By Gustavo Arellano
By R. Scott Moxley
By Alfonso Delgado
By Courtney Hamilton
By Joel Beers
By Peter Maguire
By Charles Lam
By Charles Lam
In the early 1980s, TSOL helped shape Southern California punk with powerful, politically charged tunes. Today, Jack Grisham, the voice and brain behind True Sounds of Liberty, is taking his message a step further: he's one of 135 candidates to become California's next governor.
Because he's joining Larry Flynt, Arnold Schwarzenegger and Gary Coleman, it's easy to see Grisham's move as mere hype, especially with a new TSOL release in the works. But he says he has no ulterior motives. In fact, he refuses to even talk about the album. While he insists he's simply a father and community activist, it's clear he's also the kind of guy who could put the f back into "family man." In one more or less typical moment, he suggested that wealthier candidates bankrolling expensive campaigns should instead "take the money down to the fucking food bank."
And while many pundits see political chaos in the recall election, Grisham sees a once-in-a lifetime chance for the average Californian to make a difference. If you think Grisham's live performances are charged, watch him stage-dive off his political platform.
So, why run? It's not just to sell albums?
Not at all. And here's the thing that makes me mad about that question. I was against the recall. Whether Gray Davis did right or wrong, he wasn't criminally responsible for anything. So that shouldn't even have been done. But I like to look at it as: Are you going to complain? Or are you going to do something about it? And the real beauty of this situation is this is probably the only time in our lives that a regular citizen could stand up and be governor of California without needing all the money or going through the whole process.
So you're not worried about a field of 135 candidates?
Yeah, we got people making jokes about all the cranks jumping in—you know, porn stars and whatever else—but what pisses me off is more people haven't jumped in. I would've liked to see the president of Surfrider run for governor. Artists, activists—this is our chance! And these people let it go by! I mean, we're talking about getting somebody in the governor's office who's spent some time in the tube [laughs]! I mean, somebody who really cares about our beaches, not just somebody who's driving by on his way to a $300 lunch. This was our chance. And it was blown.
Kind of like the bumper sticker from a few years back: "Tom Curren for Prez"?
He should've fuckin' run! That's what I'm talking about.
So what issues do you think will appeal to surfers or coastal residents?
Oh, there's millions. We take our most valuable commodity and we shit on it. I live by a sewage treatment plant. And one of the funniest things—well, it wasn't funny, it was sad—but I'm out after Clean Ocean Day or Earth Day and I'd never seen the ocean so dirty in my life.
Then there's health care. I mean, the whole reason I'm involved in this is I screwed up my back surfing Swami's. Remember last year? January 8? It was so good! And I came off the bottom of this solid double-overhead set and I felt like this little click in my back. It ended being dusted. And I didn't make enough money to be able to afford health insurance. I mean, I'm a dad with two kids. I went to the hospital to get some help and they said I made to much money to qualify for aid, but I still don't make enough money to afford health insurance. So I said, "What you're telling me is, if I quit my job, leave my wife and kids and hit the streets, you'll fix my back." And she goes, "Yeah, basically."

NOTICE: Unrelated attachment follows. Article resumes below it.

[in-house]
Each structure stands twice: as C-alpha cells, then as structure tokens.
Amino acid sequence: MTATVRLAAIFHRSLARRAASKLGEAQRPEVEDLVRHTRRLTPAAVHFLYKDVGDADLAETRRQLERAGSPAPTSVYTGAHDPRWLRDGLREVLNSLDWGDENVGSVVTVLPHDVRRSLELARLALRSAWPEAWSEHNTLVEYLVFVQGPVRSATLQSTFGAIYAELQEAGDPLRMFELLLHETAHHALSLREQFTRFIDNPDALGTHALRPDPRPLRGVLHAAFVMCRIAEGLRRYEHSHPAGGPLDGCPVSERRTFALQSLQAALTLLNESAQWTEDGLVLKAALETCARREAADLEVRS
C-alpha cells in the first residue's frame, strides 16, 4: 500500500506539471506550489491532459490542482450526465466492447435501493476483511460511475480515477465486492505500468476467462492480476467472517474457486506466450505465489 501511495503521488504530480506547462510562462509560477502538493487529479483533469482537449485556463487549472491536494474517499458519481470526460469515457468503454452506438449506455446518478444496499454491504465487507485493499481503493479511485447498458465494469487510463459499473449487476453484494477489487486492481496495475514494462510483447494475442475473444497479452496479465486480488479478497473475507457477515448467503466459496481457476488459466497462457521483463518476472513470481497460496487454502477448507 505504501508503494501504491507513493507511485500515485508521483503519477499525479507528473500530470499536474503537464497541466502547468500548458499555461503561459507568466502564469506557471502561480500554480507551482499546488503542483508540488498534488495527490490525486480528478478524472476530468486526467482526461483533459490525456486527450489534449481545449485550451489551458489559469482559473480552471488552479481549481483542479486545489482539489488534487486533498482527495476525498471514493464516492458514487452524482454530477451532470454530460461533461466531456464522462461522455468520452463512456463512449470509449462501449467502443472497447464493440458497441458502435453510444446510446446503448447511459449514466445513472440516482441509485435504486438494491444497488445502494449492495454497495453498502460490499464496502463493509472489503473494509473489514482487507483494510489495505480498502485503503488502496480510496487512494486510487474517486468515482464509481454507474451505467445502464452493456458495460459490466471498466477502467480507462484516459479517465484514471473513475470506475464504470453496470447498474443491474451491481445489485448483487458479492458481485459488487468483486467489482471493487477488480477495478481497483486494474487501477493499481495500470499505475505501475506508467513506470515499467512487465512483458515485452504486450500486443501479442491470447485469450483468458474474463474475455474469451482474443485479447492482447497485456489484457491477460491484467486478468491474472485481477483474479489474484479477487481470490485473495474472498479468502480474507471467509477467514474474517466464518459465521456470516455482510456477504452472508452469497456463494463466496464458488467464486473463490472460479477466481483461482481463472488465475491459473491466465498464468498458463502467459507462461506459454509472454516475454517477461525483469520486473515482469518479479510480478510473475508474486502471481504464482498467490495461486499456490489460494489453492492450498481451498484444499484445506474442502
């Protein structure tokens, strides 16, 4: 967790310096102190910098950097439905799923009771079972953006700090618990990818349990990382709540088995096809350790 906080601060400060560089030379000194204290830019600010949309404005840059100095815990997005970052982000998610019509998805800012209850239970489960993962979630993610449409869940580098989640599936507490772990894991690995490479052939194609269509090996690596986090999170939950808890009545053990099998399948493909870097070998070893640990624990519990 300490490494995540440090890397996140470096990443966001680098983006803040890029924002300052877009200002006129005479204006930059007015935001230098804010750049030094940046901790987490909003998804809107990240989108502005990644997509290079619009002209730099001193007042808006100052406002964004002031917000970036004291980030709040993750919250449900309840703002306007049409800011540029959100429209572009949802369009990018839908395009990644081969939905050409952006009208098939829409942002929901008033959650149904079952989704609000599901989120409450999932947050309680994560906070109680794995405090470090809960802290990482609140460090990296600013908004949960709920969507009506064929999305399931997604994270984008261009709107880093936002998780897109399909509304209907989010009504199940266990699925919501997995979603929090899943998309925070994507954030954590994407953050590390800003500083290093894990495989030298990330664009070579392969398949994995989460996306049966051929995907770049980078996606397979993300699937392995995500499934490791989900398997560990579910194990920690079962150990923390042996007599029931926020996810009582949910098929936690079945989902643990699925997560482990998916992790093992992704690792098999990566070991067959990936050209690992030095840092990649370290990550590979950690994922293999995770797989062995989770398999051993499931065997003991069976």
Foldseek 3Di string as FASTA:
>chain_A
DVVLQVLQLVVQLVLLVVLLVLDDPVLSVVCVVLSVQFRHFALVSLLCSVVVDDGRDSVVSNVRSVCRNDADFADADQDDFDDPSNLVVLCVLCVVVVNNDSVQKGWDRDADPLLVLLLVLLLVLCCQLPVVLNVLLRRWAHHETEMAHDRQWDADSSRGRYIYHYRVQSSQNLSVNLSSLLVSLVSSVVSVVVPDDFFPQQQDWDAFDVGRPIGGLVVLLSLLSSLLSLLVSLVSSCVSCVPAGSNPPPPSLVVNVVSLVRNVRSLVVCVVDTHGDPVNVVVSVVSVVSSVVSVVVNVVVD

Health reform, the environment and the undocumented-alien issue. That's really what it's about, man.
What would be your first act of office if elected?
To put a cap on the budget. We don't have a cap on the budget. In Georgia, they do a revenue projection for the state and say, "This is what our state's going to bring in." And they give the governor a low, medium and high figure. And what the governor has to do—which is a lot of power for a governor—is he picks one of those figures and says, "You can't spend one dollar more than this." So what happens is they're not overspending. They're not getting a $38 billion deficit because they're not allowed to spend more than that.
Then we go in and start cleaning up some of these programs. We have this good idea for clearing out the welfare program. I want to issue debit cards with the person's picture on it and a fingerprint ID system, like Bank of America. We don't spend money on food stamps and sending any welfare checks through the mail, and the state holds that money in an account, so it collects interest. Not only does it cut out fraud—because it's hard to forge those cards and people trade food stamps on the market—it cuts out multiple checks going to single people using 50 different names. And it also restores dignity to the people that have to use the food stamps.